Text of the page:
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I might just be biased because he’s a New Jersey native, but I truly believe Jack Antonoff is the backbone of the pop music industry. Everything he touches becomes an instant classic, which is obvious even from the very beginning of his career. In the early 2010s, Antonoff was the guitarist, vocalist, and primary songwriter for the band Fun., meaning he was the brains behind genre-defining hits such as “We Are Young” and “Some Nights.” Eventually, he left the band to pursue a solo career, yet never managed to shake off his potent star power. With his signature ‘80s inspired synth production, affinity for vulnerable lyricism, and Garden State pride, it’s no surprise that Jack Antonoff is now one of the industry’s most sought-after producers. 

Without further ado… here are my favorite albums that have been blessed by the pop icon himself, in no specific order.

St. Vincent, Masseduction 

Everything St. Vincent creates feels otherworldly and manic, with her 2017 album Masseduction being no exception. The entire project was co-produced by Antonoff, which is made obvious by the electrifying synths (“Masseduction,” “Pills,” “Sugarboy”) and occasional glimpses of tenderness (“Slow Disco,” “Happy Birthday, Johnny,” “Smoking Section”). This constant switch in tone is enough to give you the best kind of emotional whiplash, so when you listen, be prepared for both a dance party and pity party. All 13 tracks – 5 of which Antonoff co-wrote – radiate feminine power, grittiness, and a self-aware sense of perversion. Do yourself a favor and jam out to this underrated gem.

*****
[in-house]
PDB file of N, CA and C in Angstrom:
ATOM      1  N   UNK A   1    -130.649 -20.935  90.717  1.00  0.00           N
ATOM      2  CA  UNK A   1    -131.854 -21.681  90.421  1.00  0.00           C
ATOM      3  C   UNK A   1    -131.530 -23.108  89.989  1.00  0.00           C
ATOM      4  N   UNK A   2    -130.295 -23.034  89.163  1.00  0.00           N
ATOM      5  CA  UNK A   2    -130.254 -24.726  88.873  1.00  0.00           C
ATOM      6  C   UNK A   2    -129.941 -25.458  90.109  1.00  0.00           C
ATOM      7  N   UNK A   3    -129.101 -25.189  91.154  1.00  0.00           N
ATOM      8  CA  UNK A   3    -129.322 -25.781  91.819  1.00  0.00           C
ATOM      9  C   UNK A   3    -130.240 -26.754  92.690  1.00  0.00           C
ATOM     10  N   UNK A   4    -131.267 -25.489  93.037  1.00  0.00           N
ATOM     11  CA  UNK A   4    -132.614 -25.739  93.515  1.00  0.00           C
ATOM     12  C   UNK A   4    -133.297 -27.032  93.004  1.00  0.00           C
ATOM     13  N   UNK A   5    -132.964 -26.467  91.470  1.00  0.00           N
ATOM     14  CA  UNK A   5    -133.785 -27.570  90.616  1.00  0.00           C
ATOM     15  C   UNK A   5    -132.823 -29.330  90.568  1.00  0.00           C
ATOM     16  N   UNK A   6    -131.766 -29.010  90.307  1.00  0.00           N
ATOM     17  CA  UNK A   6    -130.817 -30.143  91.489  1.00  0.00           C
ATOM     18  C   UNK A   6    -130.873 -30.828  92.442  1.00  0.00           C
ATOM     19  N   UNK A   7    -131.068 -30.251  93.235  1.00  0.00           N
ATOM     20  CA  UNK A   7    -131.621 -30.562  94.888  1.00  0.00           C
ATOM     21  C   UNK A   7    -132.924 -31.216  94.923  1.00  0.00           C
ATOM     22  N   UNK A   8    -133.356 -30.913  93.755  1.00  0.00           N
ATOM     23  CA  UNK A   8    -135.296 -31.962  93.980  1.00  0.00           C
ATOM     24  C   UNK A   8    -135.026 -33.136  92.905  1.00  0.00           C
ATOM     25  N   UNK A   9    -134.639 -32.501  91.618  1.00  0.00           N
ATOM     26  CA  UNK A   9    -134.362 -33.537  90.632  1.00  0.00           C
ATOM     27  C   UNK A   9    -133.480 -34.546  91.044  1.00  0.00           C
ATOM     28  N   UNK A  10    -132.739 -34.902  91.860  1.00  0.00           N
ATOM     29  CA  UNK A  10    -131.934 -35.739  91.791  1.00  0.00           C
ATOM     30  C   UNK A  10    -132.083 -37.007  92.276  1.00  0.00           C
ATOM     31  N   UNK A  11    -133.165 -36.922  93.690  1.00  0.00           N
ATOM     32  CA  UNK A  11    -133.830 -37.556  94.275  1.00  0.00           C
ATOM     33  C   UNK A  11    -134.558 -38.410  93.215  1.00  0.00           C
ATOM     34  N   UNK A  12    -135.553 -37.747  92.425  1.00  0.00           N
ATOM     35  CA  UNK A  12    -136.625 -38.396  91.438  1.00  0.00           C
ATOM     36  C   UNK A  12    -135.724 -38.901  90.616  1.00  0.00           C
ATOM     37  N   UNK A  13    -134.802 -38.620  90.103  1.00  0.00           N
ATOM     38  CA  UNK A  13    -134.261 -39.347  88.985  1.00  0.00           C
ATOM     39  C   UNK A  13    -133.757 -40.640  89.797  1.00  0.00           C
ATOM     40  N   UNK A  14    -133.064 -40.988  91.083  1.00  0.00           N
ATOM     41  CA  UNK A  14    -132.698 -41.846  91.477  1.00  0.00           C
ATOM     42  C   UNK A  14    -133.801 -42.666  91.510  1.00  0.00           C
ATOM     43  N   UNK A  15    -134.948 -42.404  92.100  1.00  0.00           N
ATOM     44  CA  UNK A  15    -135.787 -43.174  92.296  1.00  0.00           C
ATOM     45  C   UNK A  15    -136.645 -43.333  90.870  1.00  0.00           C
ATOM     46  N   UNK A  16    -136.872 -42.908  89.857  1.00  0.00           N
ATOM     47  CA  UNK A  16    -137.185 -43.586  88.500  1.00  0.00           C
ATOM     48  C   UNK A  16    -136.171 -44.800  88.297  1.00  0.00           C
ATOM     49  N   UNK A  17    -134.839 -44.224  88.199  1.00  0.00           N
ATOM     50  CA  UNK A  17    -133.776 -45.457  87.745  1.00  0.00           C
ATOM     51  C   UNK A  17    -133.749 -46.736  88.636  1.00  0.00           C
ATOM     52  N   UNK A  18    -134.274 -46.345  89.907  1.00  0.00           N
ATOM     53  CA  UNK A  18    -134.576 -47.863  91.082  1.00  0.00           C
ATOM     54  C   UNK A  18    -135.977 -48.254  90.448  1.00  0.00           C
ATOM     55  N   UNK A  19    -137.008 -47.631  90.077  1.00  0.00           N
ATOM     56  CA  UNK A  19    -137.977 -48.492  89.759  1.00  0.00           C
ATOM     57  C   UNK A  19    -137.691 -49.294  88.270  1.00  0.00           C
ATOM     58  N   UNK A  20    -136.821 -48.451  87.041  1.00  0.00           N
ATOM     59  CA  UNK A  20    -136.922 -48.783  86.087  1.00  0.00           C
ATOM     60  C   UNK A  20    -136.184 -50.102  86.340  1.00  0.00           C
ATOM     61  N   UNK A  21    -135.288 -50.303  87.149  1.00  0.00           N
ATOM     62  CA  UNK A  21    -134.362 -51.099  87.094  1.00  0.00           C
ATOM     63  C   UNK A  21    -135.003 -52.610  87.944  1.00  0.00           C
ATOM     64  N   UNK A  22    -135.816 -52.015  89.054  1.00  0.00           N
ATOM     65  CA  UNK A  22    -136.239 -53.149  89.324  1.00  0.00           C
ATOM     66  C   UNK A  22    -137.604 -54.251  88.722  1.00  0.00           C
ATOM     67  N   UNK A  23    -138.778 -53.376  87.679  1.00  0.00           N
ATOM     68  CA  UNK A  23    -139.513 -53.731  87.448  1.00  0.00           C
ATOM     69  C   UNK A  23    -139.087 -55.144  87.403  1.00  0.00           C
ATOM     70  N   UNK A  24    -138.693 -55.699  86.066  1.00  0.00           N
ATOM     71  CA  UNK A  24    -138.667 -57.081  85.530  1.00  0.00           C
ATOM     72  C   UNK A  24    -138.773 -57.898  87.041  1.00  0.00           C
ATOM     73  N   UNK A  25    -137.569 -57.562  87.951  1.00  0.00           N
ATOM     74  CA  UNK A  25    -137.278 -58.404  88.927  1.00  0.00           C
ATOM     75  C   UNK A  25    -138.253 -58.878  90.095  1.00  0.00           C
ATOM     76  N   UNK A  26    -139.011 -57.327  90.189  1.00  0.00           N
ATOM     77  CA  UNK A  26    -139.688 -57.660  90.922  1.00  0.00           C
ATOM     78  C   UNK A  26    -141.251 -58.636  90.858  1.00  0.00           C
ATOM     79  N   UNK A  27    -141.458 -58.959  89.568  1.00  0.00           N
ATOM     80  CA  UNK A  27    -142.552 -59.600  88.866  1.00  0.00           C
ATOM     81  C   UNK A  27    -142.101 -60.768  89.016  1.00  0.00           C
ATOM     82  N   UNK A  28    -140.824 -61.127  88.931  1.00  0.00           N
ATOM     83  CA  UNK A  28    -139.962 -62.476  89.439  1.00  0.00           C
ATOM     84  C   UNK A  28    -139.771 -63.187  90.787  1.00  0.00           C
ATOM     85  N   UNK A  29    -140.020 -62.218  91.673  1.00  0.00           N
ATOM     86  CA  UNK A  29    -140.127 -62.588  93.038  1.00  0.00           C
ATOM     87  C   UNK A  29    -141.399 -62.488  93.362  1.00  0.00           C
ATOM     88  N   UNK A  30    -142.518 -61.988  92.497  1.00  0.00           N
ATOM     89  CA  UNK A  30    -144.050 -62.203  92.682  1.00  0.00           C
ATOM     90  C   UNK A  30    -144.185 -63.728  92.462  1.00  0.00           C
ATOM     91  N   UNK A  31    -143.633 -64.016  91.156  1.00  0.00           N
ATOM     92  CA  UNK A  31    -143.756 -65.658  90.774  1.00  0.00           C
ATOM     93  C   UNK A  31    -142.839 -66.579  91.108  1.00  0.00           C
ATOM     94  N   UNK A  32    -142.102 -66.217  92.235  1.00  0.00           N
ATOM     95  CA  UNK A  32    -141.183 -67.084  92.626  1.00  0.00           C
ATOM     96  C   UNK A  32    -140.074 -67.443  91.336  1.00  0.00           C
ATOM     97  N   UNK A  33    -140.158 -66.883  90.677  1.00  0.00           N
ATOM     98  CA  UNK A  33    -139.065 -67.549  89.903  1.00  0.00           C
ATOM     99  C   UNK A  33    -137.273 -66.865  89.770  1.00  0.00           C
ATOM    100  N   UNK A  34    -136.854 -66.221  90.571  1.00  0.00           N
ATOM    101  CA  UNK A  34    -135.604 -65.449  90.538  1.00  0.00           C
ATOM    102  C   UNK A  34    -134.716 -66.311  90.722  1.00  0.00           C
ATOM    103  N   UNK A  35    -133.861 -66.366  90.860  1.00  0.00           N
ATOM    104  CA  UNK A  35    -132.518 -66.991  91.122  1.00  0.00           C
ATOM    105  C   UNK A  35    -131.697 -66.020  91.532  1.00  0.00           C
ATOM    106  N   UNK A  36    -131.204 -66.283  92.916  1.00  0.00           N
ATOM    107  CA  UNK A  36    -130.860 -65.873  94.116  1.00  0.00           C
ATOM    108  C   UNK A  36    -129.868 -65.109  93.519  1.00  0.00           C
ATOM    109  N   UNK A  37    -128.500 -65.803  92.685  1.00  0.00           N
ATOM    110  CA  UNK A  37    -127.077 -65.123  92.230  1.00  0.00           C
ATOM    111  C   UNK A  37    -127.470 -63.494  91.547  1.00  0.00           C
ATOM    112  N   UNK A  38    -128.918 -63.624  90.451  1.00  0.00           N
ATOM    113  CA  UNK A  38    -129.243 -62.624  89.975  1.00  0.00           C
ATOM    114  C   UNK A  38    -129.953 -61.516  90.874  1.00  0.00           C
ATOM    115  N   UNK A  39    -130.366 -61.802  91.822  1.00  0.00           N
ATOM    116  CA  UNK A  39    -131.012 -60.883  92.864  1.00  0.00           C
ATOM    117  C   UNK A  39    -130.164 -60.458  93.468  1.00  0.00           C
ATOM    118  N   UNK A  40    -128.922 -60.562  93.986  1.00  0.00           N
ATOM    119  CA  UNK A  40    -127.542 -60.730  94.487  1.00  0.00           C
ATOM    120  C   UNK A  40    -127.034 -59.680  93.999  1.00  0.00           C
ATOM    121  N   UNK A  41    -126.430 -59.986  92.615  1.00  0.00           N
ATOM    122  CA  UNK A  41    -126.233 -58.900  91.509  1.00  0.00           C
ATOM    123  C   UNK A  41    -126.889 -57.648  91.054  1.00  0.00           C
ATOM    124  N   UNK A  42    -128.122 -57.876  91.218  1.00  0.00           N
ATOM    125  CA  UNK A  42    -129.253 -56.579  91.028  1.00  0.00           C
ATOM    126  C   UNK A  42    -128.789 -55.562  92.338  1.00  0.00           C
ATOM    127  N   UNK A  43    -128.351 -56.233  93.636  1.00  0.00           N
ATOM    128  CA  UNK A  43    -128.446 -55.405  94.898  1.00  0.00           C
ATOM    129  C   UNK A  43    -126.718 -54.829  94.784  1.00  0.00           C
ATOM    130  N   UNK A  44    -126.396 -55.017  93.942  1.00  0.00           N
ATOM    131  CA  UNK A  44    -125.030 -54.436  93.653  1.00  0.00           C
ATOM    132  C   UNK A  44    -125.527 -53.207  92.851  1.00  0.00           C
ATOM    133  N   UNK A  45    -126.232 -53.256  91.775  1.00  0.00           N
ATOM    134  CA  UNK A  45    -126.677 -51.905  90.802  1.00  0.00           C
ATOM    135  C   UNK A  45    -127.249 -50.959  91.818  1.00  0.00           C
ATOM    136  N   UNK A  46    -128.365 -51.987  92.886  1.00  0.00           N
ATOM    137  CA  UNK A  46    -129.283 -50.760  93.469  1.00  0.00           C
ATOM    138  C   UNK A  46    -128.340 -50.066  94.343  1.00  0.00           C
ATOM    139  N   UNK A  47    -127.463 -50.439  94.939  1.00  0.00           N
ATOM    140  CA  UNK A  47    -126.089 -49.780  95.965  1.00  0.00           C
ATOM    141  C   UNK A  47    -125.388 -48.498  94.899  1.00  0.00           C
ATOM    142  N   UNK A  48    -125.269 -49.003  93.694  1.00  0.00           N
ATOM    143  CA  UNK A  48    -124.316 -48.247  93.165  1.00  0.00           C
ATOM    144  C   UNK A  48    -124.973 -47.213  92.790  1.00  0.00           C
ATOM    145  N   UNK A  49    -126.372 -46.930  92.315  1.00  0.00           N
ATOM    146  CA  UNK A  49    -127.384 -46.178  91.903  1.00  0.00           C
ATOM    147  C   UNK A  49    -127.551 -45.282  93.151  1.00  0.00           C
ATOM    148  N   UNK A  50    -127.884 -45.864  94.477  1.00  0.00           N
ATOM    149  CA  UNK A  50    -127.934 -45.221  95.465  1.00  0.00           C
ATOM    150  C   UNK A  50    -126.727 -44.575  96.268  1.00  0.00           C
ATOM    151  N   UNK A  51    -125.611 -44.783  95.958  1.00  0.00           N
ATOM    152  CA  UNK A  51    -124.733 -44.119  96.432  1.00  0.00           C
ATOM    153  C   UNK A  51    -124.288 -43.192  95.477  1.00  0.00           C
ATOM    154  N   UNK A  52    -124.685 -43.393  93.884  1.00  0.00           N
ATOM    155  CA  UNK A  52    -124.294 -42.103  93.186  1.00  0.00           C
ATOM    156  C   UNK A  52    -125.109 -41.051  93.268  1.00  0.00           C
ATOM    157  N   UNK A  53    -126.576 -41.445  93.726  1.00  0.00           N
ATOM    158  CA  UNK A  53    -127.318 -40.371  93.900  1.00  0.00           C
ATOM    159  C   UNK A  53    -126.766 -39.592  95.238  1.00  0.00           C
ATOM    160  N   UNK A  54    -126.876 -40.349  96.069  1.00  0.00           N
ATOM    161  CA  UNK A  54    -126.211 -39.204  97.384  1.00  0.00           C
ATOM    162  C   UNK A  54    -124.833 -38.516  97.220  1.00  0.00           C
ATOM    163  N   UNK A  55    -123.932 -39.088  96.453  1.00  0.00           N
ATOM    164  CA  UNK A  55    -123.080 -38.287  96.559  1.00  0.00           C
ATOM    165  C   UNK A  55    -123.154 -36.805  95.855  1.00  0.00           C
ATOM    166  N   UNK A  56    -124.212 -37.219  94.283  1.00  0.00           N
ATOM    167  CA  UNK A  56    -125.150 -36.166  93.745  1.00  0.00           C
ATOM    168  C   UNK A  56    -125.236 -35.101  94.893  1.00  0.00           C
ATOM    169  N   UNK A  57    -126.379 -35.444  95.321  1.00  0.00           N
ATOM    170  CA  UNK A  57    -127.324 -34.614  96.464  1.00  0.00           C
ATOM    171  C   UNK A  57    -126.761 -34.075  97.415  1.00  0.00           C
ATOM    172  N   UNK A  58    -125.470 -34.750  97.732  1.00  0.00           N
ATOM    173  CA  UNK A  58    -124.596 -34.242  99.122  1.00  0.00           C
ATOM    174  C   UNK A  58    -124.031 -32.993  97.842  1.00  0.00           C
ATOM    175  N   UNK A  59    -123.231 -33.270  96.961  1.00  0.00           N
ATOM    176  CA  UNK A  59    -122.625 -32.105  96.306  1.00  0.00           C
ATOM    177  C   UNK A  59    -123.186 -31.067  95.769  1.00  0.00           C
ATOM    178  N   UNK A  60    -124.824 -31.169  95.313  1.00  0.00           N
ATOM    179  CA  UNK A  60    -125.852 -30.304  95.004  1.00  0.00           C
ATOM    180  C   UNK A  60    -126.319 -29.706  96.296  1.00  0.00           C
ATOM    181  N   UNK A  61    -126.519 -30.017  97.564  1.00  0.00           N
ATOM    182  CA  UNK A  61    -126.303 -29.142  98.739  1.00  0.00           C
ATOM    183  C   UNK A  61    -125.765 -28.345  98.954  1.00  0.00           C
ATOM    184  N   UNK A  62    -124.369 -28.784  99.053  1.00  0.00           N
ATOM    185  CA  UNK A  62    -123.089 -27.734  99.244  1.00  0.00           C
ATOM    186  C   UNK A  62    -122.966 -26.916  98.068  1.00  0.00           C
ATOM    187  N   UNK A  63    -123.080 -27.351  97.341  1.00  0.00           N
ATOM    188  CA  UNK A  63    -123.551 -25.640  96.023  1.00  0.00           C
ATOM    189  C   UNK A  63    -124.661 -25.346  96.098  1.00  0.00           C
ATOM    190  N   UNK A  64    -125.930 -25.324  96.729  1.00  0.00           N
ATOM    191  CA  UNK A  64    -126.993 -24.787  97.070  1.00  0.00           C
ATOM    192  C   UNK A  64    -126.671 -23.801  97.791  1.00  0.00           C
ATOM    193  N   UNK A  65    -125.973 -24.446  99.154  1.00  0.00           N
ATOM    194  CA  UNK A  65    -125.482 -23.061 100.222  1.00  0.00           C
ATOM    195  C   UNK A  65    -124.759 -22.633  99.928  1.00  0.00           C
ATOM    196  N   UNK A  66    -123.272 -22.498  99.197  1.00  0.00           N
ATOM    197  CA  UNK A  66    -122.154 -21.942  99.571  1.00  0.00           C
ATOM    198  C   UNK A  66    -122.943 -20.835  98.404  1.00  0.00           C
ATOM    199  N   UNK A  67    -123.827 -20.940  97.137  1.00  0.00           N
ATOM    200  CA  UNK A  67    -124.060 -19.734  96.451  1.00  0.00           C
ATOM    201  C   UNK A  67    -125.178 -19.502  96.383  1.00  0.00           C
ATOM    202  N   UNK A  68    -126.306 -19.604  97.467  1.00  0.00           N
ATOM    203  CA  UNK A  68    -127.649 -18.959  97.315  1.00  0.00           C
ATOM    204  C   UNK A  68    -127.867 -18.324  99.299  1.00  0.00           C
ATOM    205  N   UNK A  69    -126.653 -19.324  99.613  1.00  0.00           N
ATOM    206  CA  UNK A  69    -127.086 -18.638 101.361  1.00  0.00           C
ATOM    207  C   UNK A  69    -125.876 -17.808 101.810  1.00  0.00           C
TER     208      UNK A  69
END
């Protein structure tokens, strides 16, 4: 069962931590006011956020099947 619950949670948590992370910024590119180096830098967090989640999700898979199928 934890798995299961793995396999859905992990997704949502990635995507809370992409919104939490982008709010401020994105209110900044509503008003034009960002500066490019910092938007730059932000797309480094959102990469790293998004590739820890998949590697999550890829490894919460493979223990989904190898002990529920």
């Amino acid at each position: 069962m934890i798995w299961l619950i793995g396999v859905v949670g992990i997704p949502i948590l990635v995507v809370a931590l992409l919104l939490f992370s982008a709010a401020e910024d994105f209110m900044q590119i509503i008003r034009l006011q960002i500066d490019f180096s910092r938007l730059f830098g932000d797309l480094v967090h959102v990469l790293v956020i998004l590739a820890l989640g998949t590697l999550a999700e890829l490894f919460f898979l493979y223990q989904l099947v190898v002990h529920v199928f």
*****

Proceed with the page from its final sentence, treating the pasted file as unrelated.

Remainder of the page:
Taylor Swift, 1989


Taylor Swift Evermore
Photo by UMG (on behalf of TS/Republic) / Youtube

“[Jack Antonoff] is an absolute joy. Everyone loves him. I personally wouldn’t trust someone who didn’t,” Ms. Swift gushed to The New York Times in 2017, three years after the release of 1989. With praise like that, it’s clear why they work so perfectly together… or perhaps it’s just because they’re both fire signs? I digress.

Antonoff co-wrote and co-produced three tracks on 1989 – “Out of the Woods,” “I Wish You Would,” and “You Are In Love”– which are uncoincidentally recognized as some of the album’s best. Though this involvement may seem light in comparison to his heavier hand on other projects, them working together on 1989 completely changed the trajectory of Swift’s career. Every single song on this record is an earworm, a zenith of dance-worthy, synth perfection (Are you sensing a theme yet?). I am 100% certain 1989 will go down as one of the most iconic pop projects of the 21st century, all thanks to the influences of none other than Jack Antonoff. 

Taylor Swift, Folklore

Look, I tried keeping it to one Taylor Swift album on this list. I genuinely did. Unfortunately, leaving it at only 1989 was proven to be an impossible task. Folklore is nothing short of artistic excellence, and only eight months after its initial surprise release, I already see it as an unforgettable classic. Antonoff provided his talents by acting as co-writer, producer, and even offering a smattering of background vocals. He truly cemented his role as the renaissance man of the music industry with his contributions to this masterpiece.